Forage Winter Wheat
Forage Winter Wheat is a winter annual grain commonly planted for forage production. It is an awnless variety of winter wheat bred for superior forage quality and yield in comparison to other winter annual small grains. It is a late-maturing variety of winter wheat, which results in an extended period of vegetative growth in the spring that is correlated with higher forage quality. Forage Winter Wheat has good winter hardiness and can be used in northern climates that experience harsh winter temperatures. It is also relatively drought tolerant and can be used in dryland applications or on lighter soils. It does best in well-drained to moderately drained soils as extended periods of standing water can result in winterkill.
Seeding Rate: 80-100 lbs/acre
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- Planting Time: Mid – Late Fall
- Seeding Rate: 80-100 lbs/acre
- Drilled Seeding Depth: 1” – 1.5”
- Winter wheat should be planted in the fall when conditions will allow it to germinate before entering a dormant winter period in which it will vernalize.
- Winter Wheat requires approximately 9 lbs of N, 11 lbs of P2O5, 45 lbs of K2O and 4.5 lbs of S per ton of forage produced.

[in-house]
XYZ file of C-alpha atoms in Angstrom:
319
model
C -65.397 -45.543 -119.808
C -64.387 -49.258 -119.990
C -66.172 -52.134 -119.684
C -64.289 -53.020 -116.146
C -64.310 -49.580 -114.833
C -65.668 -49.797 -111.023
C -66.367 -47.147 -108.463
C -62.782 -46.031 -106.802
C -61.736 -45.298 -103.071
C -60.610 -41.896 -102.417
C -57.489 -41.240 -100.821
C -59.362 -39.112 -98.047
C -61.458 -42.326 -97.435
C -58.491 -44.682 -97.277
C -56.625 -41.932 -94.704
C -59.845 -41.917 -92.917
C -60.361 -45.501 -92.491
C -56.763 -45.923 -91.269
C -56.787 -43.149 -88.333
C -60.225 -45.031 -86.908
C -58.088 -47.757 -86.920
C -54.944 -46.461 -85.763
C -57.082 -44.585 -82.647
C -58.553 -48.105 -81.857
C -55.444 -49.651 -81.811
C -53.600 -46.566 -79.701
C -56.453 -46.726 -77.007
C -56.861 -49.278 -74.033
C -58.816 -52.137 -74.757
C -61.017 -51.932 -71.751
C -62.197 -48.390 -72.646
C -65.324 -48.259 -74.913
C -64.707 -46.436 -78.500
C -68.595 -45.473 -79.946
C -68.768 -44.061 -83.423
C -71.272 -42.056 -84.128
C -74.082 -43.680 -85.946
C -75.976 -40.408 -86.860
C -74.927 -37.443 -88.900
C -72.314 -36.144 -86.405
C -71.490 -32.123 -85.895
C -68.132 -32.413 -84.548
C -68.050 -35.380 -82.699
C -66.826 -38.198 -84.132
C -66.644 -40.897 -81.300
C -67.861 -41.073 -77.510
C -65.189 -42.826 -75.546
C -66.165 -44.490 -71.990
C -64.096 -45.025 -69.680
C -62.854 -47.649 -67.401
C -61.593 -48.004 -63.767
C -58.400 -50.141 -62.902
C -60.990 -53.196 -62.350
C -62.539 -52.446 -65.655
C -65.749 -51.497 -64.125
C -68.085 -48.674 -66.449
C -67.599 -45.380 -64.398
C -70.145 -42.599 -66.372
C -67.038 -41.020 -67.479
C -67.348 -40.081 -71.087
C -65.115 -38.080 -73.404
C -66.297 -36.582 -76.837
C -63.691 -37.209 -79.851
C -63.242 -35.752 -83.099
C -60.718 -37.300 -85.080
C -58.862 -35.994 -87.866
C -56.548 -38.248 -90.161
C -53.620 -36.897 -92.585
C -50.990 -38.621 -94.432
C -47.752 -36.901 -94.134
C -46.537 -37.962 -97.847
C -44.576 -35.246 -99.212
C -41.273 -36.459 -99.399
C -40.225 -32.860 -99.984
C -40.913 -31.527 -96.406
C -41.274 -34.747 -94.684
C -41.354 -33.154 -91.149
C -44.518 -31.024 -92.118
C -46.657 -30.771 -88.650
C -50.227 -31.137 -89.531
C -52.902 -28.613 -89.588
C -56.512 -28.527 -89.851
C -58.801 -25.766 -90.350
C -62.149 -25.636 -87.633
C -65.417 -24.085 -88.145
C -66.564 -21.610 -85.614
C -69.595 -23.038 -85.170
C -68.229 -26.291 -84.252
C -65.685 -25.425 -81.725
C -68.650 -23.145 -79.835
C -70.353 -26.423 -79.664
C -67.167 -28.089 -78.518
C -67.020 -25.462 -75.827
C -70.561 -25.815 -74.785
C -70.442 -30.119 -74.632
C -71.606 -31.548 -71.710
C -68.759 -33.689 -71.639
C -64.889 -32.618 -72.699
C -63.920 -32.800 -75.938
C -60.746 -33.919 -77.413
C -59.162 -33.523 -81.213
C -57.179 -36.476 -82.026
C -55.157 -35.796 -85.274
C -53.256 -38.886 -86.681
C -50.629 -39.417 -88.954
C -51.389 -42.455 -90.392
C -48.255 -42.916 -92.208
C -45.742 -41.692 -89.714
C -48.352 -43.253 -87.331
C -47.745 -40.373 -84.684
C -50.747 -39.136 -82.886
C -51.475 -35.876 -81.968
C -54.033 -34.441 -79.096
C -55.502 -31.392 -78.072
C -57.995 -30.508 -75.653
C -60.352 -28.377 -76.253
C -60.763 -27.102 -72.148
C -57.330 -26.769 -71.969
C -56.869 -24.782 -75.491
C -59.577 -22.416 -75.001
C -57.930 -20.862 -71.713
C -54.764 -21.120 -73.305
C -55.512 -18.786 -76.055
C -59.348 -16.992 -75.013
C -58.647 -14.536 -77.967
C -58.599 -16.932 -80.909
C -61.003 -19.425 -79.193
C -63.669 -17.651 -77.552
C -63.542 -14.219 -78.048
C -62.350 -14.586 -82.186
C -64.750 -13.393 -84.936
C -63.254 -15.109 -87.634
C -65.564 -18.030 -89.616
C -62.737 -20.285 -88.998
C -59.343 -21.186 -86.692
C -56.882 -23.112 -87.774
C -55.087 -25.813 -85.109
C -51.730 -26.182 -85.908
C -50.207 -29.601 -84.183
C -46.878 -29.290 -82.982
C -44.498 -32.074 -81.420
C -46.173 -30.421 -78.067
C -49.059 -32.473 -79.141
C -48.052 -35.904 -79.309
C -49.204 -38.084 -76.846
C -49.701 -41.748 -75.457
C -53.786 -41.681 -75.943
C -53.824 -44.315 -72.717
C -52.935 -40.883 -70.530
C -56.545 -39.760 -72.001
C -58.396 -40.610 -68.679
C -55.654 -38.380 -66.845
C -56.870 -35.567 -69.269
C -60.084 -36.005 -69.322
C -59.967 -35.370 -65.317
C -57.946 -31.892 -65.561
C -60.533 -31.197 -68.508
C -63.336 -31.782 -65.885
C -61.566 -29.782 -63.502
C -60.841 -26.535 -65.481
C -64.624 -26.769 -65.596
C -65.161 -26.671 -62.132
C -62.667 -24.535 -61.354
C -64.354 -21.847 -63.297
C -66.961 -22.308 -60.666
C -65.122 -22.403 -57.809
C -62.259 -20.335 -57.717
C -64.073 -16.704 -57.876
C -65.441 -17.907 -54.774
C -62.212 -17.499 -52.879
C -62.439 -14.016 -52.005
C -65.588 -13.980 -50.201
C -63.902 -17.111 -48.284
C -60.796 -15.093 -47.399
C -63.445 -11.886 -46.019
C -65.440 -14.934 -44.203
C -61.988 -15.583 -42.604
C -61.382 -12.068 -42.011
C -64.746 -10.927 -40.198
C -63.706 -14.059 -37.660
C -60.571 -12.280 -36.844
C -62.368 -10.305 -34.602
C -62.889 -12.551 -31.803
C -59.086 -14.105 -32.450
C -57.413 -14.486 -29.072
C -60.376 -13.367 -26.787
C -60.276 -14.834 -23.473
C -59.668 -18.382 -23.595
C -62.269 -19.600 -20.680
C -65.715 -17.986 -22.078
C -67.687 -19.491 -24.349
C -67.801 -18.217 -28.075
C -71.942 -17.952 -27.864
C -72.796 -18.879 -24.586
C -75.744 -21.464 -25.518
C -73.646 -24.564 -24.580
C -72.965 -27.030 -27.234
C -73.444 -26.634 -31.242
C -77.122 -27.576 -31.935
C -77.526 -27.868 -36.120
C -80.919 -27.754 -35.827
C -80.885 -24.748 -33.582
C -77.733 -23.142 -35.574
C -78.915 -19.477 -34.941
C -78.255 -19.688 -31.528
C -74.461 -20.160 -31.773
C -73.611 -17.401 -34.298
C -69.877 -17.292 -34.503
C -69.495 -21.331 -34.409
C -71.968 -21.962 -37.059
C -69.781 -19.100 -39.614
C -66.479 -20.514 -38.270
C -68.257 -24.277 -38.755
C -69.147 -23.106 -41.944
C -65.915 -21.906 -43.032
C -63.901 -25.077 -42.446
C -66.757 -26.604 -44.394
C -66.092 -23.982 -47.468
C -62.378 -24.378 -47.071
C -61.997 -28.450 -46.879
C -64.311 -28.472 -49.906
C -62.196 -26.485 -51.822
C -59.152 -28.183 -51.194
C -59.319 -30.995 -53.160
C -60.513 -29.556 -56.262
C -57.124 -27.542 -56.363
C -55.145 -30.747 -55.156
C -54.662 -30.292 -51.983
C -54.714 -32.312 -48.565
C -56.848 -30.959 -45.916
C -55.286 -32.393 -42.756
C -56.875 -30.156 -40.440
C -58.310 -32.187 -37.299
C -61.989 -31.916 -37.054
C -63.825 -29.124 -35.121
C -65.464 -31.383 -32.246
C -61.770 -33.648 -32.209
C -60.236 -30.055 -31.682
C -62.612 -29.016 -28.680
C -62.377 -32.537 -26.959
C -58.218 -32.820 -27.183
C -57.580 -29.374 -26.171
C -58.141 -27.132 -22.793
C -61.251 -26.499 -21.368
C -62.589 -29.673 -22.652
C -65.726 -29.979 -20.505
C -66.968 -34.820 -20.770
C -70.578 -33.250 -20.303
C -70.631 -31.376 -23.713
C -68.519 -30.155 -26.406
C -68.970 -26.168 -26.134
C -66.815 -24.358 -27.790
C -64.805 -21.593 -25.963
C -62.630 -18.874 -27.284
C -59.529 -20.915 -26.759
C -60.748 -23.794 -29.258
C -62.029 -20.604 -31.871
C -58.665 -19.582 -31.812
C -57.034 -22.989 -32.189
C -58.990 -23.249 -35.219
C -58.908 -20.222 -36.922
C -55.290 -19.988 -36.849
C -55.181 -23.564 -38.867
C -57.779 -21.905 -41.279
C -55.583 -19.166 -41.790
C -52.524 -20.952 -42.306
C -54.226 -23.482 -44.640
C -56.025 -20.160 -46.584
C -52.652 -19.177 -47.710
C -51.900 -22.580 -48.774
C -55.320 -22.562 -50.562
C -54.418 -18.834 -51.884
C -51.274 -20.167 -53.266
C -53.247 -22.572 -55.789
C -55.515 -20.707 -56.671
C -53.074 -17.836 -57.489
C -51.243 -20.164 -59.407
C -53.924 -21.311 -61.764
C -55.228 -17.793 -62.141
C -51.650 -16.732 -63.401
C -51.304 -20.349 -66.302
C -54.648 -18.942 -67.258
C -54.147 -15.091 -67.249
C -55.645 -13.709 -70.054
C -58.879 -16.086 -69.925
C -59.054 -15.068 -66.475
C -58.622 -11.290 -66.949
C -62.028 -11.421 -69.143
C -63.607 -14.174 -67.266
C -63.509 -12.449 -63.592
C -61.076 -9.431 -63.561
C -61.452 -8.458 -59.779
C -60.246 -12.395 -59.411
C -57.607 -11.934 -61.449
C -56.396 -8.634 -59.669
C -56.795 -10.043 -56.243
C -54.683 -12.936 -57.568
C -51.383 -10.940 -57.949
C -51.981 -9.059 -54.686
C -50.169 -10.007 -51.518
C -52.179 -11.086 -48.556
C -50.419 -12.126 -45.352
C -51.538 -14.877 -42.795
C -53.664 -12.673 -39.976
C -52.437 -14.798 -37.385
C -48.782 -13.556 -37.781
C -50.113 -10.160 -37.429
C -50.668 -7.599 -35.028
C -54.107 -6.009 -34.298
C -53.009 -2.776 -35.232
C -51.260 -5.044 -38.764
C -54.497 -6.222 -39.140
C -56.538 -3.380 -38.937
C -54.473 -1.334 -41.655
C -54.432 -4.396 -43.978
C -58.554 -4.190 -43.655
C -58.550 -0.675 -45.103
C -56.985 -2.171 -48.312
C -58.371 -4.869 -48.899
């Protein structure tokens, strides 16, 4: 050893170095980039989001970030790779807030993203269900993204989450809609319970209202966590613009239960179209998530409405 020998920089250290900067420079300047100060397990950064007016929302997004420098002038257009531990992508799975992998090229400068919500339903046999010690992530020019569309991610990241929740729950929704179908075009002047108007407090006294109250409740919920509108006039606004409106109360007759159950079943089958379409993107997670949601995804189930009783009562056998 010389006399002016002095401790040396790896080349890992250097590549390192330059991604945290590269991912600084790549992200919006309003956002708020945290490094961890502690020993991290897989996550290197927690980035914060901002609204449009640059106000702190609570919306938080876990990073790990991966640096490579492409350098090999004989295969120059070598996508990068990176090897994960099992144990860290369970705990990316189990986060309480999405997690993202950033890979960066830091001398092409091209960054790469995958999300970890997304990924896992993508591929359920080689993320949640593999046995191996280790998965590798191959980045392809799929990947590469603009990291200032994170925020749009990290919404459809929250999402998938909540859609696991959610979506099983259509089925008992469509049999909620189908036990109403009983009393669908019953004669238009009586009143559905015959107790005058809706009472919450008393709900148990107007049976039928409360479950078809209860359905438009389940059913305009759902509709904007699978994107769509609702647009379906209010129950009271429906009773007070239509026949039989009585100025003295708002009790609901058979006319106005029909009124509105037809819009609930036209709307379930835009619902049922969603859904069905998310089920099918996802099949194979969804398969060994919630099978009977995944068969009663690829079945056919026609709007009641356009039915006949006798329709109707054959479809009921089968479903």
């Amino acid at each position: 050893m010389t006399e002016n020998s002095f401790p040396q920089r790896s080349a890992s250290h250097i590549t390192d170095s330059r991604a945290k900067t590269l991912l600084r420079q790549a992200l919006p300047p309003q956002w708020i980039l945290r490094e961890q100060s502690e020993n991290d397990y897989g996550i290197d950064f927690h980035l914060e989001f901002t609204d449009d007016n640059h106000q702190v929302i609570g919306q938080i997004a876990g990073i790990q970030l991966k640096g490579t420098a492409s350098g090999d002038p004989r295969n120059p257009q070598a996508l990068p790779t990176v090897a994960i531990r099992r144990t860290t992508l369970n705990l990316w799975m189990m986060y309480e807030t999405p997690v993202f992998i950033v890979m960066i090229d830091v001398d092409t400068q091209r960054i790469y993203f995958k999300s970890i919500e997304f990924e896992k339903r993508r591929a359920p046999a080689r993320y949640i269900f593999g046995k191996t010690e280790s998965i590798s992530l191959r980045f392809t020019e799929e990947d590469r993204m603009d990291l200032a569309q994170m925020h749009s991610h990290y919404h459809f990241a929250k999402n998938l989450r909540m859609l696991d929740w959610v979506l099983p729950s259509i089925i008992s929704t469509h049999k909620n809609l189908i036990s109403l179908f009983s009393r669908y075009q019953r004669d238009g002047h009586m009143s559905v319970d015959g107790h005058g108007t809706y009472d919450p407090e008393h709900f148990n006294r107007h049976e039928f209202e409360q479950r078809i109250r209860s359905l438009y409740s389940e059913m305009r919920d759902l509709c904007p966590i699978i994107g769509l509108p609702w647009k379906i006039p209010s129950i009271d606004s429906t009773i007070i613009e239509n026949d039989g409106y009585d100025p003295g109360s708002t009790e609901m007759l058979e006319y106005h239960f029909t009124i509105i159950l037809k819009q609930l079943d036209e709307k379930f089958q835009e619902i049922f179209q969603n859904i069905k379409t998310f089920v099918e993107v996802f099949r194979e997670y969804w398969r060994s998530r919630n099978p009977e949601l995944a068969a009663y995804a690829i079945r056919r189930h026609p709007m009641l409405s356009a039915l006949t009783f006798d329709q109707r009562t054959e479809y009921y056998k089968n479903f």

- Make fertilizer applications based on expected yield and soil fertility levels.
- Apply ¼ – ½ rate of nitrogen at planting, and the remaining rate during green-up in the spring.
- Do not exceed a total of 20 lbs/a of N+K if fertilizer is placed in-furrow.
Plant into a clean, weed-free seedbed and consider using the herbicide options below for optimal weed control:
|Preplant or Preemergence
|Apply after planting and before crop emergence.
|Contact & Residual
|Apply any time before crop emergence.
|Grasses & Broadleaves
|Apply in spring after crop green up but before boot stage.
|2,4-D Amine (3.8 lbs/gal)
|Apply in spring when crop is fully tillered, but before jointing
|Clarity, Banvel, Sterling Blue (Dicamba)
|Apply in the spring prior to jointing
Disclaimer: All products and rates were provided by university-based sources and product labels. Always follow label instructions and consult your local chemical dealer and seed dealer before making any applications or planting the seed.
- Hay or Haylage: Cut at any point from the late boot stage through the soft dough stage. Cutting earlier will result in lower yields, but higher quality forage. Forage winter wheat is awnless, so quality does not decline as rapidly with maturity as it does with other small grain forages.
- Forage winter wheat can also be utilized for grazing from late spring through early summer.
Every acre is different and our goal is to help you know what works best in your area. This 'Growing Regions' section showcases where this species works best. If you have any questions on product placement, feel free to contact our experts and we will help!